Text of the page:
All of the above +
That would be my answer to the question posed in a previous post and reflected in the responses of those who know me.
a. I don't run to get a race T-shirt, but am happy when they give me one, especially when I sign up on the day of the race. That was my luck these last two times.
b. to place in my age category and earn a medal. I tend to look around for my competition before the race and try to keep my eye on them. It is always a bonus to place whether first or second.
c. to get a door prize, hopefully worth more than the race fee. The last two entry fees were high, especially on race day. I felt a little guilty spending the money so frivolously, so YES, I was hoping. I lucked out: the first was a Kits for Kidz replete with school supplies for the grandkids; and the second was a box of popcorn for all the race participants.
d. to keep up with my husband's fitness feats. I will never be able to keep up with him, but it does motivate me.
e. to meet other runners. Both races I met some really neat people.
f. to prove that I can still do this, even with minimal or no training. I'm not necessarily out to prove anything, but I like to keep in the running as long as possible, even when I have not had the opportunity to train.
g. to lose weight. That would be nice.
h. to get out in the sun and absorb vitamin D. I enjoy the tan as well.
i. as a physical discipline. Of course.
j. as a spiritual discipline. Indeed.
k. to learn perserverance. Always challenged to hang in there to the end.
l. to follow the example of DILs and consuegra and friends who run. The mentioned ones are younger. However, this time I was so very inspired by someone older. Read further.
m. to inspire others. Though I am not a consistent or great runner, people do tell me that they are inspired.
n. to think, ponder and plan blog posts. It happens.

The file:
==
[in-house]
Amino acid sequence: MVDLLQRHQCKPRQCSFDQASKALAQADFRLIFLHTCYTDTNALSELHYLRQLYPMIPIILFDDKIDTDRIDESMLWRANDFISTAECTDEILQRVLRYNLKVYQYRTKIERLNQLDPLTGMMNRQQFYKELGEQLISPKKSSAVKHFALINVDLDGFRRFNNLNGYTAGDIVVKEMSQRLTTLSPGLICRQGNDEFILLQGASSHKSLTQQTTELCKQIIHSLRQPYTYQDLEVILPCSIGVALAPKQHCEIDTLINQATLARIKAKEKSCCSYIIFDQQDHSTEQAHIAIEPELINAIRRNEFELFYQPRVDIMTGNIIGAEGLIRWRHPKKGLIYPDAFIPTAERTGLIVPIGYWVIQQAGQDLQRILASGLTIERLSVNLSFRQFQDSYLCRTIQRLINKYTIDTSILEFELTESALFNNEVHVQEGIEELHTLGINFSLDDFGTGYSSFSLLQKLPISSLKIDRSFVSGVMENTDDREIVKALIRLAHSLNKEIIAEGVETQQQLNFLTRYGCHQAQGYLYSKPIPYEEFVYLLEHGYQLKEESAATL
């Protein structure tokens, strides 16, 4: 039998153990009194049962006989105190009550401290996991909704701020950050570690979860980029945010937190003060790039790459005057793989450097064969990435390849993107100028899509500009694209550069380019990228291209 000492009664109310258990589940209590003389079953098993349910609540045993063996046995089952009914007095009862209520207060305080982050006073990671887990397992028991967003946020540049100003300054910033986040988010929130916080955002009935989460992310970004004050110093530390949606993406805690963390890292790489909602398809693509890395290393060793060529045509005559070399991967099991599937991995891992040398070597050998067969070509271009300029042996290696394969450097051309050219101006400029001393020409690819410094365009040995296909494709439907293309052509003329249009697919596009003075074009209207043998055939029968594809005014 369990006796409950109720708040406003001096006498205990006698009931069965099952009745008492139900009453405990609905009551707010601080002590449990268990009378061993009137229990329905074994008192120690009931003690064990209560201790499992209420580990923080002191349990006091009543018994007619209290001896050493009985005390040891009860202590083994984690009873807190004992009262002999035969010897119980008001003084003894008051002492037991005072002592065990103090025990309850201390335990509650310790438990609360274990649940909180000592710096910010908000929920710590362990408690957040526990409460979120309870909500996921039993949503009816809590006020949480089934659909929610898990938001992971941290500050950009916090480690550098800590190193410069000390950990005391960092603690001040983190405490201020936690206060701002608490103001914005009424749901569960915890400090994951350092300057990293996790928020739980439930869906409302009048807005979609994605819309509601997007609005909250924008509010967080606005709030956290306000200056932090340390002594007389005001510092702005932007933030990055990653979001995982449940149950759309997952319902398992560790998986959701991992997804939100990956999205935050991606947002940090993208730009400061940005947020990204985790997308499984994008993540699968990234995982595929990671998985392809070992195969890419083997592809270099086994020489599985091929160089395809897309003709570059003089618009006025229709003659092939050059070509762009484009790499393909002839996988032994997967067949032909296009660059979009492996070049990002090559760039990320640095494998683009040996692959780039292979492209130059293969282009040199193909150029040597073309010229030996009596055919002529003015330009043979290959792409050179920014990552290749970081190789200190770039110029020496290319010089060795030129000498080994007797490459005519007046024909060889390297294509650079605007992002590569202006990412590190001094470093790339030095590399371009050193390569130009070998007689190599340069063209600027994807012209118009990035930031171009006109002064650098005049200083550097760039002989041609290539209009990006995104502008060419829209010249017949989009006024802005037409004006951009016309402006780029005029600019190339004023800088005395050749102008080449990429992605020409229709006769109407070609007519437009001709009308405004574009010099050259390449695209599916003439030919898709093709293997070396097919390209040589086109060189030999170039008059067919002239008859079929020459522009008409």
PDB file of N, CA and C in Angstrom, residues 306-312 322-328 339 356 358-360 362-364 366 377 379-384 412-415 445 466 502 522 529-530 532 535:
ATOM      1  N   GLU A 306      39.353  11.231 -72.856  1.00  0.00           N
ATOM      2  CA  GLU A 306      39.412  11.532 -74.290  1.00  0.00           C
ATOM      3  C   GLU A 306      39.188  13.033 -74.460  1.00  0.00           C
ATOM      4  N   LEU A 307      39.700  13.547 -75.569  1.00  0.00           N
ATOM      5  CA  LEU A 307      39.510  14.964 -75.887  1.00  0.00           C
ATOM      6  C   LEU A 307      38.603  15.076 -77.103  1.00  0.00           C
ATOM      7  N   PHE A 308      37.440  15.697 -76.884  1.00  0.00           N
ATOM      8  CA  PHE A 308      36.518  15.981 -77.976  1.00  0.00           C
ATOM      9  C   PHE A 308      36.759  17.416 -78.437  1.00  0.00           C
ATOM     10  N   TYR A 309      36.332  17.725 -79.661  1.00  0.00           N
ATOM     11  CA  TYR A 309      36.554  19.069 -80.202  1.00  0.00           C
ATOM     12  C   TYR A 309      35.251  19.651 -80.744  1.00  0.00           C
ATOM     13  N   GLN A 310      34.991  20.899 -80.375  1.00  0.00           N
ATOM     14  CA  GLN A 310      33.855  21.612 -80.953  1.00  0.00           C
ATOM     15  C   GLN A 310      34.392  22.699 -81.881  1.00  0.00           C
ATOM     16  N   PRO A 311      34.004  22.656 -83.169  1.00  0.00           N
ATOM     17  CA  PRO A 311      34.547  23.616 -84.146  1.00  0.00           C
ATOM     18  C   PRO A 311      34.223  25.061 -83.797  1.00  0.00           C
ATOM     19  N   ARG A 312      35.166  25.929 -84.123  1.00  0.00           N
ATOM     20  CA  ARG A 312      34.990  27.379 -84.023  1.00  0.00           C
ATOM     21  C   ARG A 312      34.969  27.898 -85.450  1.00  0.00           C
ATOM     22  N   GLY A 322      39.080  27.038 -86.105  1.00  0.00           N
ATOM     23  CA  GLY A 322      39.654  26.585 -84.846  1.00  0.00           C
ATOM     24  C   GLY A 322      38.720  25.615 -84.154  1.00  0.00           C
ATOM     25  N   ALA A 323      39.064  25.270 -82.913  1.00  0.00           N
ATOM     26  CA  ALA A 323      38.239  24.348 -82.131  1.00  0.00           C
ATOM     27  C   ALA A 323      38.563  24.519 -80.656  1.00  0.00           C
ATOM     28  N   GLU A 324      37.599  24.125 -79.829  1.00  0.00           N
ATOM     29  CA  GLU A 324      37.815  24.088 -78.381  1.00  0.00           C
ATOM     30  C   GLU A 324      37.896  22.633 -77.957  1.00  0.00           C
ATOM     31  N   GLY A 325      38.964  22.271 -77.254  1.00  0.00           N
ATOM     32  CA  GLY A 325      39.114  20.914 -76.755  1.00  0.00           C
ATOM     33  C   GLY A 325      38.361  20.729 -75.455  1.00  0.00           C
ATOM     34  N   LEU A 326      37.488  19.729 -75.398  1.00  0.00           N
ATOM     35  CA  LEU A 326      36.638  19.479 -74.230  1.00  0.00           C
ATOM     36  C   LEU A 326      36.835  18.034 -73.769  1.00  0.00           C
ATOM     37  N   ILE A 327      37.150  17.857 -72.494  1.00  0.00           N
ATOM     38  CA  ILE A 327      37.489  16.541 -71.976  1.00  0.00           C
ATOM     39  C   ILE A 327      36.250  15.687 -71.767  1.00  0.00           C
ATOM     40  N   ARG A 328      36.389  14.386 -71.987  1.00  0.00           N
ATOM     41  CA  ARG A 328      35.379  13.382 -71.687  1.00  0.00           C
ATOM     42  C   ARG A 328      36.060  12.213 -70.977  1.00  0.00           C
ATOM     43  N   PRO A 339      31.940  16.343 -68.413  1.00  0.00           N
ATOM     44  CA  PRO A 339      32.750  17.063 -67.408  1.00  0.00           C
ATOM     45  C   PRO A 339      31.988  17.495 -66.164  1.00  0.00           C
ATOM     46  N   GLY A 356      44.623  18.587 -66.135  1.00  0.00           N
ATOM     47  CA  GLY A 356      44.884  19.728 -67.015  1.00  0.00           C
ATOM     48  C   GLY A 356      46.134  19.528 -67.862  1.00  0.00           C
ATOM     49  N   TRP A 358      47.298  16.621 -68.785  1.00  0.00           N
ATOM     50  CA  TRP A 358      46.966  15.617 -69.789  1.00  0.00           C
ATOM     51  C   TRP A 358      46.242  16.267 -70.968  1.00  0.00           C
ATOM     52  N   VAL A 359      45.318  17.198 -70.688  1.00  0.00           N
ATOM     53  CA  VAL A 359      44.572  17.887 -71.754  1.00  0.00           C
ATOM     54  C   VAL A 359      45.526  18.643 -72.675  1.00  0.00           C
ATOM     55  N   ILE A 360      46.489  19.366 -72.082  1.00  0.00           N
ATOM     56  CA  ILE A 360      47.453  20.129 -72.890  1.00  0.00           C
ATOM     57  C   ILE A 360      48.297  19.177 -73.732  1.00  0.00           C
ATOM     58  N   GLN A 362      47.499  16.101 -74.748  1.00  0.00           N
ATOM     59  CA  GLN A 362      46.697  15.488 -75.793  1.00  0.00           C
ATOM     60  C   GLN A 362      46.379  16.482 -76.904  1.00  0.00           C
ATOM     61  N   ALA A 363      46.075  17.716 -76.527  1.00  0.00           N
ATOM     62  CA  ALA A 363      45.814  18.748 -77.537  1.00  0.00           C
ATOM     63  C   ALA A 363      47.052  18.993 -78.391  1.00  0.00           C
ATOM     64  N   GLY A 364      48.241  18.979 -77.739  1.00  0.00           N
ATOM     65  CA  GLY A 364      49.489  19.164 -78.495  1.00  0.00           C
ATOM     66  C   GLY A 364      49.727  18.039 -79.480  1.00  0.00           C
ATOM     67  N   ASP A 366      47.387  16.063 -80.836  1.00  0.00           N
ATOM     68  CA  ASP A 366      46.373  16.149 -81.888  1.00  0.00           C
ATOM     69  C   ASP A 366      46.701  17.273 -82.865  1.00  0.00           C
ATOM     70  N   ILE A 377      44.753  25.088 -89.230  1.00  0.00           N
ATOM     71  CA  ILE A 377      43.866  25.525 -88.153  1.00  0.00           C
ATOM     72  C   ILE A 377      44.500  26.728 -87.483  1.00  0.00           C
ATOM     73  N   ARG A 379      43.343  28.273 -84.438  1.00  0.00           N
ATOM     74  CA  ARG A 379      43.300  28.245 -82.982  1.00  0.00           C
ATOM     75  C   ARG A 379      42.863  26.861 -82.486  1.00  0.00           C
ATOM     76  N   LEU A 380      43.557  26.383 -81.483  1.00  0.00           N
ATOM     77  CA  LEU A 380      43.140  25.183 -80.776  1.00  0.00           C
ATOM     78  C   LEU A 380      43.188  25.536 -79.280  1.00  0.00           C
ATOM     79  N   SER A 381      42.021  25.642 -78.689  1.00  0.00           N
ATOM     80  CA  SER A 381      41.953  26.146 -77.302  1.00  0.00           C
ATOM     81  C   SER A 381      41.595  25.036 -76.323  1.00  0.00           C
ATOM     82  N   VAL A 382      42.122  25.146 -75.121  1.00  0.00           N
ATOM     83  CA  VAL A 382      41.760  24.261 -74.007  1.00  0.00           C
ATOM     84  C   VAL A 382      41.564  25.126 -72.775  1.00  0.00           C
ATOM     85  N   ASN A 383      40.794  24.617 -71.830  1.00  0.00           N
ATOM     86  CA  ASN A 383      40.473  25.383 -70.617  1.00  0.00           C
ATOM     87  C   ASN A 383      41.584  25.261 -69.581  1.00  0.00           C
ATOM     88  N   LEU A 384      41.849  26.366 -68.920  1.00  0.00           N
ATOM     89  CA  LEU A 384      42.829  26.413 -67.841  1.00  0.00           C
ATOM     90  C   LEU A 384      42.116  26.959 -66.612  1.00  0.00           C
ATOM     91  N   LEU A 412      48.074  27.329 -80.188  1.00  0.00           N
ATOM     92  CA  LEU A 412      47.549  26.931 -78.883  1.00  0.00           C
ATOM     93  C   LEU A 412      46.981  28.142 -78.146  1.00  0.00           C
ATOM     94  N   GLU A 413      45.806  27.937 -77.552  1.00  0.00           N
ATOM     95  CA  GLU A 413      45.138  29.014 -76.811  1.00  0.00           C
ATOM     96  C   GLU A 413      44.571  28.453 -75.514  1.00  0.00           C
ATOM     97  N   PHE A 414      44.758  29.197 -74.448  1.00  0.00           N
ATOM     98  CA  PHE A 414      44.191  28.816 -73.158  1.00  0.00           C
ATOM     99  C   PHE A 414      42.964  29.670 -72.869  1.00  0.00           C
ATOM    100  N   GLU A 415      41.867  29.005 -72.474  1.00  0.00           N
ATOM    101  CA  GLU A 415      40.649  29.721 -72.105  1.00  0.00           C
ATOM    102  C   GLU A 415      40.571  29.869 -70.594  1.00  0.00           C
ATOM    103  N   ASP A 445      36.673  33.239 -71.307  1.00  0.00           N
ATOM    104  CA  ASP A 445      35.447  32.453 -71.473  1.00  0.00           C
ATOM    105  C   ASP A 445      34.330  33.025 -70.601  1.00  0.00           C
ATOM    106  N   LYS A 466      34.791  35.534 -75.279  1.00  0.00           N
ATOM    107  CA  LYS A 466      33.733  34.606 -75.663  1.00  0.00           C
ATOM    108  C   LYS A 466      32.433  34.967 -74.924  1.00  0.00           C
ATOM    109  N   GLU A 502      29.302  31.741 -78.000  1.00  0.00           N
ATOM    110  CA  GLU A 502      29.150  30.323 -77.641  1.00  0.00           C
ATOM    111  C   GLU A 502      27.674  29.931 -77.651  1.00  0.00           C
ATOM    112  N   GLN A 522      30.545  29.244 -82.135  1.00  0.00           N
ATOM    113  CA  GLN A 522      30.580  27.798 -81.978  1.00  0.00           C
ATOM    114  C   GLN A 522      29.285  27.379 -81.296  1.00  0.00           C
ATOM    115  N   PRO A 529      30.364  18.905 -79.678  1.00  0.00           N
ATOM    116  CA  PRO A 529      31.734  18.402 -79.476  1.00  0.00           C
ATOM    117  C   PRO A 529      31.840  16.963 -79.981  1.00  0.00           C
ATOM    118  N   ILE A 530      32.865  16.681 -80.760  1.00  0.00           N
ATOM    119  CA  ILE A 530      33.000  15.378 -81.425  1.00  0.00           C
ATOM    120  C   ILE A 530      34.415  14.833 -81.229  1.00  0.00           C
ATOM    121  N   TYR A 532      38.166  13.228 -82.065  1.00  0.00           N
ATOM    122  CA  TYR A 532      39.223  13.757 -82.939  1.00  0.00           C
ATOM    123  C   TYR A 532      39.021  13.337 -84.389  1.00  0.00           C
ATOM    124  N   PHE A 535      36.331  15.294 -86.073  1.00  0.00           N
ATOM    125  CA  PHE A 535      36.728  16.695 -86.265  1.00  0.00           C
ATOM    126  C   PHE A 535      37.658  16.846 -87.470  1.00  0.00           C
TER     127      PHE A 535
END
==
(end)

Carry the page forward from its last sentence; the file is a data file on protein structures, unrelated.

o. Other: Crazy! Fun! (Your responses, both true!)
You chose as my greatest motivators: i, j, k, l, d, e, f, g, and you are probably right.
Eight years ago I was blown away by a 72 yr. old who flew past me.
I saw her once or twice more and knew better than to think I could beat her. She belongs to a runner's club, trains consistently, and carries no extra weight.
Saturday as I was trudging along, I recognized her small frame coming up beside me. That motivated me to stay ahead of her, so much so that I cut off nearly 2 minutes from my previous time. So intent on beating the famous Edna West this time, I could not waste even the breath to speak to her. I maintained an even pace, looked straight ahead and propelled myself forward with my arms. It was not easy. The day was very humid. For the first time I 'suffered' a bit, coming close to feeling nauseated.
After it was over I thanked her. She told me she had been cheering me on in her head, "Go, go!"
Will I still be running when I am 80?
As it turns out, I have not beat her yet! Although I came in a few seconds before her, she had crossed the starting line after me! Here are the results, with one gross error (can you find it?):
Place Bib # Name Age Gender Start Finish Elapsed